It’s rare for iPhone games to have good storylines. Continuing this tradition is Cavorite ($1.99), confidently presenting a nonsensical whimsy about someone with a beard and a large brain. In the 16-bit puzzle-platformer, Einstein-clone Dr Cavor is stuck on the moon, trapped by evil aliens called Selenites – clever enough to trap the doctor inside 63 levels which span across 3 worlds, but stupid enough to each have just one ability. They either attack you, push boxes when they walk into them, or steal the spaceship parts that you’re searching for. You need the parts so that you can reconstruct your ship and flee from the moon, although collecting them isn’t a compulsory part of completing a level; to do that, you just need to reach the exit.
Your escape is aided by two things: Your puzzle-solving abilities, and anti-gravity spray called Cavorite. Spraying boxes (or enemies) with the substance makes them float upwards for a limited amount of time. If you double tap the spray button, you cling to the sprayed box, allowing you to access high-up platforms or switches. In most levels, you need to discover the best order in which to activate switches and leap across platforms so that you can reach the exit intact. The levels gradually get harder, with the last group of 21 levels, ‘Lunar Foundry’, a particular highlight. In the last levels, deadly lasers are beamed across stages, obstructing your path, and you need to find ways of evading them. Each puzzle in the game is cleverly designed and entertaining to play through. Some areas demand urgent platforming action, whilst others can be traversed at a more relaxed pace. The gameplay’s changing tempo keeps the app interesting, and prevents levels from seeming too similar. In the same way, the environments unique to each world – from cave-like to lava-filled to futuristic – feature little variety in terms of gameplay (apart from the aforementioned lasers), but their visual differences keep the app feeling fresh. 3 difficult boss fights also spice up the play, tasking you with defeating some weird otherworldly creatures. Boss fights seem to be a relative rarity in iPhone gaming, so these encounters are a welcome addition to Cavorite.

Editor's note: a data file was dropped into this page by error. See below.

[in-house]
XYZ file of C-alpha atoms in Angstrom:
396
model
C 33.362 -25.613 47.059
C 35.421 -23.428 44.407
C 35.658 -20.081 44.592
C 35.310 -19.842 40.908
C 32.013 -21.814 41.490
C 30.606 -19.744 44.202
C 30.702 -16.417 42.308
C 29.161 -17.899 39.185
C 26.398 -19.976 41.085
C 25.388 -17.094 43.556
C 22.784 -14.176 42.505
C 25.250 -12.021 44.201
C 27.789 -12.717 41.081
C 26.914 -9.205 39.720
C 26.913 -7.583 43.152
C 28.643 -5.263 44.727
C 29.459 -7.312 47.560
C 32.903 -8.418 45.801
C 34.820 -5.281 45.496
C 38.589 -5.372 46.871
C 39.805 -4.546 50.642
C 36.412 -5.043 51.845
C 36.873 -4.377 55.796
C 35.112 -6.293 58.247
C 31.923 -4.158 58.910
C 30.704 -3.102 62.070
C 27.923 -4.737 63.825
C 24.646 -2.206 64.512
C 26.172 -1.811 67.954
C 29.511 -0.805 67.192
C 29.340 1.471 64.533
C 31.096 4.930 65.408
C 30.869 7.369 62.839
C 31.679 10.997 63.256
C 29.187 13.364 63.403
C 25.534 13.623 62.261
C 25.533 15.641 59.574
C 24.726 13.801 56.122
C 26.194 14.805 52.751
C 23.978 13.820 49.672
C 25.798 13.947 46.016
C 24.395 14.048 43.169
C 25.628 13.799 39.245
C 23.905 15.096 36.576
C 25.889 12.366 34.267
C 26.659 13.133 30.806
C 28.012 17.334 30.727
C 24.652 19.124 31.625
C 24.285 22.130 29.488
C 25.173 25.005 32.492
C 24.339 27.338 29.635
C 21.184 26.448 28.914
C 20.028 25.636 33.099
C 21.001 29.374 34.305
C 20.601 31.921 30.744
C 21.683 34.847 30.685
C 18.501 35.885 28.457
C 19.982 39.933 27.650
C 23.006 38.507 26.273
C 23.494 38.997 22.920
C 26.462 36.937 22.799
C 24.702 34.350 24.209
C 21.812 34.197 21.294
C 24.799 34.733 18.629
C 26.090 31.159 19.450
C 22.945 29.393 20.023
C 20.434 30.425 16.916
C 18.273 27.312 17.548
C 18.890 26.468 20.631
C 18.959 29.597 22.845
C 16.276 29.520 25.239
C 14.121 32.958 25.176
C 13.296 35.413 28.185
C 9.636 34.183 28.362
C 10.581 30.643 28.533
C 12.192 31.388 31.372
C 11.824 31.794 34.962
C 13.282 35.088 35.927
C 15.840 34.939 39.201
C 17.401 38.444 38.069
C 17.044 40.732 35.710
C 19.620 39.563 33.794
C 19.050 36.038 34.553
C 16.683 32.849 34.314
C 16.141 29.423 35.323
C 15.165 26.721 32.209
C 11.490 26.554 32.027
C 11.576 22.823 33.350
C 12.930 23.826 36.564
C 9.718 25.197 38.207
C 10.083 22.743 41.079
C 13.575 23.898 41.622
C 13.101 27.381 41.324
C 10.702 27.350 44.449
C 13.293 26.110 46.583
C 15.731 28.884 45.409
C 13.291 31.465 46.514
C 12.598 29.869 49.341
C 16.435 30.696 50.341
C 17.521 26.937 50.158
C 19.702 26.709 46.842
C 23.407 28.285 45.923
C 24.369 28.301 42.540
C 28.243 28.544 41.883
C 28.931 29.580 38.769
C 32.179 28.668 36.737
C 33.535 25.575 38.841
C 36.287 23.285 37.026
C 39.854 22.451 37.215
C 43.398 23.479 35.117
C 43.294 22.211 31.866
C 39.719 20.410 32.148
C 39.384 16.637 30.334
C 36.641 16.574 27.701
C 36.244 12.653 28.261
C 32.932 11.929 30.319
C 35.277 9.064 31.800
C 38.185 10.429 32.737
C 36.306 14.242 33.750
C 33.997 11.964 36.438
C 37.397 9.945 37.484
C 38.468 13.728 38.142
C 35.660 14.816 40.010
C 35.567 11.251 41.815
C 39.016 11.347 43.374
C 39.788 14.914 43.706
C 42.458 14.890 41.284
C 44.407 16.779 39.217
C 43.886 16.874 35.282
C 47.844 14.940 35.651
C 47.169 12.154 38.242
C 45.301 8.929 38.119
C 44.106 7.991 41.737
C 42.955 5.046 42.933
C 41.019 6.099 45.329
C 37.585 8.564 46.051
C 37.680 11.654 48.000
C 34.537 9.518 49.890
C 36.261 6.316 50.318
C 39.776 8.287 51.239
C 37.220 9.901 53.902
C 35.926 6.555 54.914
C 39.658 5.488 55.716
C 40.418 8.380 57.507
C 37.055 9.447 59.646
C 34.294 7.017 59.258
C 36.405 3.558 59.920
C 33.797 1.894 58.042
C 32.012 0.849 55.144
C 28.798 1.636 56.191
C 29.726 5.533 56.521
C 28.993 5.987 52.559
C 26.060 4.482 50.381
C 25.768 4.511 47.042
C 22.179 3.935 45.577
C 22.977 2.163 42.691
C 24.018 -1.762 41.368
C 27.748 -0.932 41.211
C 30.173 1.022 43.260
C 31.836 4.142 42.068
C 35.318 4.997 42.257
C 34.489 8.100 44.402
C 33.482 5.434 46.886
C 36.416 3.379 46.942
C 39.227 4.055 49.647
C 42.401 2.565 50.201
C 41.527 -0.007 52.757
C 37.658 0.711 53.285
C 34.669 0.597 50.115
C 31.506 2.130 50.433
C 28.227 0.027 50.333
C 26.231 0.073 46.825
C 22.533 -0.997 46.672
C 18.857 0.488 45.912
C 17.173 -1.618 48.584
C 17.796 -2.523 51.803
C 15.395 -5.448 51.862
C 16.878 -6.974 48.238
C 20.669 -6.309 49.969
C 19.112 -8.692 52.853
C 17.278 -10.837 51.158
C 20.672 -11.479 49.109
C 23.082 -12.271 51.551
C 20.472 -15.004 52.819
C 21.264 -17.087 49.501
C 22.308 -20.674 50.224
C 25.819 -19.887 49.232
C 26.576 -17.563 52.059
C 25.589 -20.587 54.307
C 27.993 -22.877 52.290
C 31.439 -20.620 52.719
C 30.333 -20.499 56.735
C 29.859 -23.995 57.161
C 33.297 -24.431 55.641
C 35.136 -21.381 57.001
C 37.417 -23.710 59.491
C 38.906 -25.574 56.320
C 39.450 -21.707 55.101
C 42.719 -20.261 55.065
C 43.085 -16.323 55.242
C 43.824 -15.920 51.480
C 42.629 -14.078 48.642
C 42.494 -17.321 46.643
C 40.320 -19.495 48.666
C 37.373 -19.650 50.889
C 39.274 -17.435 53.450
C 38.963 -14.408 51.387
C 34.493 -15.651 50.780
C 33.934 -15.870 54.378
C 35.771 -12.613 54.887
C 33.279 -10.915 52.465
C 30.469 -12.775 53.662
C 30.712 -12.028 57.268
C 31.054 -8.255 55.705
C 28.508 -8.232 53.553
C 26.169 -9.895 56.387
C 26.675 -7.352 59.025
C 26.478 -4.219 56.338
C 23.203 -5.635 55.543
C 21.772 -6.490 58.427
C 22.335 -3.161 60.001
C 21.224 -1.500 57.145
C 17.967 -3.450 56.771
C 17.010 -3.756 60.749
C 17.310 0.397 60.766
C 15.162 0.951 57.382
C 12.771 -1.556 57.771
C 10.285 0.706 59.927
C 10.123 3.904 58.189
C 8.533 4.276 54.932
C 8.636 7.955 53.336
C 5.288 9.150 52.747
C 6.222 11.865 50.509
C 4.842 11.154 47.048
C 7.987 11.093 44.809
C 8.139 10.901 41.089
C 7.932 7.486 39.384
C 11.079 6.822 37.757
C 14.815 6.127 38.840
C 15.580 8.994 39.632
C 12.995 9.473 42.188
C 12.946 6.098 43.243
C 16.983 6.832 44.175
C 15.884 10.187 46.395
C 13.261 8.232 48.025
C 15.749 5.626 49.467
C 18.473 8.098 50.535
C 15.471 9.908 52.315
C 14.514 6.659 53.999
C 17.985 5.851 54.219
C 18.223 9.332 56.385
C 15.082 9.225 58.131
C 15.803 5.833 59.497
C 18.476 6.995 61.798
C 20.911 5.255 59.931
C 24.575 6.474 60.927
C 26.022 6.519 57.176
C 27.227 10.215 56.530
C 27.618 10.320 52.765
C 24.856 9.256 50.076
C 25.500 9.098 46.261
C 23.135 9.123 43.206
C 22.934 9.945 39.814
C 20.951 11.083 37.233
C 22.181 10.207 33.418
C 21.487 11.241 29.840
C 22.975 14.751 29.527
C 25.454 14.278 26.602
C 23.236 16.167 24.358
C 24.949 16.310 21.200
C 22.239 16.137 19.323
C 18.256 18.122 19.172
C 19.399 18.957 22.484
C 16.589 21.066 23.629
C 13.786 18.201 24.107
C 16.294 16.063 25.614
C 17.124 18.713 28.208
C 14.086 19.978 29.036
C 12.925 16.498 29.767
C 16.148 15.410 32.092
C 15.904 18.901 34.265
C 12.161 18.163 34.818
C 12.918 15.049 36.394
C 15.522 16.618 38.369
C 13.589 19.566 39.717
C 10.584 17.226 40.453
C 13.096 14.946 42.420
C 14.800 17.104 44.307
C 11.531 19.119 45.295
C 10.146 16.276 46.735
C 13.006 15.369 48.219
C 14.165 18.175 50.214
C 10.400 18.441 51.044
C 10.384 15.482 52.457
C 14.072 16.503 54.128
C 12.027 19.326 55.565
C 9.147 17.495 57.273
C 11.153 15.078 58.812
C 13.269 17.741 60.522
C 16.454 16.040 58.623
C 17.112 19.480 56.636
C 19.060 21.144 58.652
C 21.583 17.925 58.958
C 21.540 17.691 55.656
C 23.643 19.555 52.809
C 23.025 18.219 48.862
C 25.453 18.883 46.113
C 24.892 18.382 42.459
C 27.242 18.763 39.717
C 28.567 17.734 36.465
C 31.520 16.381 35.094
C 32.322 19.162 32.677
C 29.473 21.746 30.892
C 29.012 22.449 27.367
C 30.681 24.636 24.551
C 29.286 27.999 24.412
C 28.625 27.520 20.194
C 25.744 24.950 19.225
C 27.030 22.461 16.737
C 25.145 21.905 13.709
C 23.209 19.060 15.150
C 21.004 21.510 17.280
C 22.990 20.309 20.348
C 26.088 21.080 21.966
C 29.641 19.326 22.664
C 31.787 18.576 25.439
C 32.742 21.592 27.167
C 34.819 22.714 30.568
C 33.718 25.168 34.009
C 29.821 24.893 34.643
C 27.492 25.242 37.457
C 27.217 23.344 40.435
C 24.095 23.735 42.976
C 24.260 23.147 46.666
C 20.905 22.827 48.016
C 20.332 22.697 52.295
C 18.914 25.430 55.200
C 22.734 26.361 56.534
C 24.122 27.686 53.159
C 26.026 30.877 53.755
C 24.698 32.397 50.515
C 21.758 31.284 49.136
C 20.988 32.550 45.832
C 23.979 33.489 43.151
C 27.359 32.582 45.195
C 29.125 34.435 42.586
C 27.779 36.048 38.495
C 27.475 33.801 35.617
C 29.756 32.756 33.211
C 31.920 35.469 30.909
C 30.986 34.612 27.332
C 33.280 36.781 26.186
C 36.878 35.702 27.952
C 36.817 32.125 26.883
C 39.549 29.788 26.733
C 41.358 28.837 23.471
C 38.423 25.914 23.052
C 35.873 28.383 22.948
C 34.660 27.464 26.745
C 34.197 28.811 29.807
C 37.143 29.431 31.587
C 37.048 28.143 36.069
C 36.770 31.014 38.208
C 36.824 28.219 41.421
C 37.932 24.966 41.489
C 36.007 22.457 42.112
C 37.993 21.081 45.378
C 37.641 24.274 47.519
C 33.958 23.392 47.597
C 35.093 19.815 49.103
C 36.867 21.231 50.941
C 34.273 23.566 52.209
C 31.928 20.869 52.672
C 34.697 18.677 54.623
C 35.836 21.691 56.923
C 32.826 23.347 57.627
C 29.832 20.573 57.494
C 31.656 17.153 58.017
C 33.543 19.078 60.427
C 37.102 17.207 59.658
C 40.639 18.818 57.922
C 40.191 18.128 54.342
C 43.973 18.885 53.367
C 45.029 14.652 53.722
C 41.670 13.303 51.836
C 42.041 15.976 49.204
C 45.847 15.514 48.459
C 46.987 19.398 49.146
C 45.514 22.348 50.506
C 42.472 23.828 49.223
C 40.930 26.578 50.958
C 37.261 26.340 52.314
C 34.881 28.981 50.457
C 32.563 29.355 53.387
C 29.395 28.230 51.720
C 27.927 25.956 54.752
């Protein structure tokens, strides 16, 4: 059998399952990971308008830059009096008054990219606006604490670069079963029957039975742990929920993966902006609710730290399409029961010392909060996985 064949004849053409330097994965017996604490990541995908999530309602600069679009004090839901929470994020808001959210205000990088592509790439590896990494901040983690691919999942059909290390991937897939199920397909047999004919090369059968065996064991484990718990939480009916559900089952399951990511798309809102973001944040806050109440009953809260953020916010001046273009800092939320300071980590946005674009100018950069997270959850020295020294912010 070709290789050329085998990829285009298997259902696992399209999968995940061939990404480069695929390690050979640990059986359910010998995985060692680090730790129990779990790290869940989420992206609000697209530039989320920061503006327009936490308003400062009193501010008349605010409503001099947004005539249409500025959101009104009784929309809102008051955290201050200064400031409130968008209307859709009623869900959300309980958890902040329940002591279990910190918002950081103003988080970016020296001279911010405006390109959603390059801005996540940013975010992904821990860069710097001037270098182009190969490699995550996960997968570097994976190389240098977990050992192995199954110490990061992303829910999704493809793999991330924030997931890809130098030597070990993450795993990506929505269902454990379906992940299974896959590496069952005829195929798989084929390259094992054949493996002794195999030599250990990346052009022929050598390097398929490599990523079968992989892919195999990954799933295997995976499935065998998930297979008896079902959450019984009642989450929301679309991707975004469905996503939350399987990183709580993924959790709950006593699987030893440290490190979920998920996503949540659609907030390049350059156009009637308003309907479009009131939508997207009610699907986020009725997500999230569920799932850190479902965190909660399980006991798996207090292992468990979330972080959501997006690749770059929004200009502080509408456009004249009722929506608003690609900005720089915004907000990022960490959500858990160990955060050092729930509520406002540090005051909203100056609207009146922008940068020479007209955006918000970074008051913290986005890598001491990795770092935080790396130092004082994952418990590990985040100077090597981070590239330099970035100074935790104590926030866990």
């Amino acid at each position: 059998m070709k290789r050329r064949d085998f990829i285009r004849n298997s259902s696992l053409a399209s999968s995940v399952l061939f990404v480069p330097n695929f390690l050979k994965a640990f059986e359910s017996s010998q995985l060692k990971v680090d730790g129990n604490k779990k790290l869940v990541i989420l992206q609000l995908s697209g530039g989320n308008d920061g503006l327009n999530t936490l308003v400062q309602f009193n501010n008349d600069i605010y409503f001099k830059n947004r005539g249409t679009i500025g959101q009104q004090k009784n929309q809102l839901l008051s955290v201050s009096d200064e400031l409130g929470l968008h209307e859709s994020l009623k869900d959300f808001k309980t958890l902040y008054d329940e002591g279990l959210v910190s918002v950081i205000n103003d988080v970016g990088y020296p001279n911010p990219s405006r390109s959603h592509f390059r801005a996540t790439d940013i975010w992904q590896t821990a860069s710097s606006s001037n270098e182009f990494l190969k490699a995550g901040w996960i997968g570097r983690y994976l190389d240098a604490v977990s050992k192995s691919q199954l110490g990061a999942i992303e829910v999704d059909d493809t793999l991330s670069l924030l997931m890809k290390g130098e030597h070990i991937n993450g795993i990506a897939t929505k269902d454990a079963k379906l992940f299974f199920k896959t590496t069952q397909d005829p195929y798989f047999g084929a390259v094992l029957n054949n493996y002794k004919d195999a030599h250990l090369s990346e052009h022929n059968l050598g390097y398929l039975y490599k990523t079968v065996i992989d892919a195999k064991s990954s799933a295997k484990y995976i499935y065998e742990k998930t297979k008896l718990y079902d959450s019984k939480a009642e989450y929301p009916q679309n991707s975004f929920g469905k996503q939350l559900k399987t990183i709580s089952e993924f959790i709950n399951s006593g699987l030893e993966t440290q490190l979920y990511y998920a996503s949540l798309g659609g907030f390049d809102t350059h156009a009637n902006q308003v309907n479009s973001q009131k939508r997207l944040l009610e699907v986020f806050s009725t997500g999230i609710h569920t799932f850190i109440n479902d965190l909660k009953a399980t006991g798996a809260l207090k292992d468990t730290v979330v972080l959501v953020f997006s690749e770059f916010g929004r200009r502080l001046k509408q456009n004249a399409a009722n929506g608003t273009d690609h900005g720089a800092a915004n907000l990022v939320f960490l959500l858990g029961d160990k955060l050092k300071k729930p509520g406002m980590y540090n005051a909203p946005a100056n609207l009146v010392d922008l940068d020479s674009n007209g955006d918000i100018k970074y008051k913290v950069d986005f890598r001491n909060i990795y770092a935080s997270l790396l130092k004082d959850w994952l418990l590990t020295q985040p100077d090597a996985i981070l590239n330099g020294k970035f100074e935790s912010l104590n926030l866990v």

Controlling Dr Cavor is easy, with four buttons stretched across the bottom of the screen (left, right, spray, jump). Though not as precise as games like League of Evil, Cavorite generally reacts to your input commands accurately and reliably. The game audio is good too, with suitably bouncy and grunty sound effects and a subdued retro soundtrack. Graphically, if the game were edible I’d be keen to take a bite. It’s tasty.
Sadly, it’s not all good news. The game has a few minor quirks that can become irritating. It’s possible to skip levels – a great feature given that some are quite tough. The thing is, on every level, dying three times brings up a ‘skip level?’ dialogue. Most levels take at least three or more attempts to complete, so you’re likely to receive this notification virtually every time you load the app. The skip level option is also present in the pause menu, and that’s where it should have stayed. Another minor niggle is that upon pressing a button while the skip level dialogue is appearing, the character gets stuck doing the prompted action until you dismiss the dialogue and repress the button. Because of this fault, I had to watch my spectacled compadre innocently walk into lava several times. A final issue is that boxes cannot be covered in cavorite unless they’re directly next to you – for example, you can’t jump next to them and spray them with the magic liquid. This makes some situations unnecessarily awkward to deal with.
Overall, Cavorite is an engaging, lengthy experience (it took me between 4-5 hours to complete) with a lovely retro style and well thought out designs. It might come with a few minor issues, but thankfully none of them really stand in the way of the experience. Playing Cavorite left me with a good taste in my mouth, and that’s exactly what games should do. If you’re a fan of platform-based puzzlers, I strongly recommend that you buy it.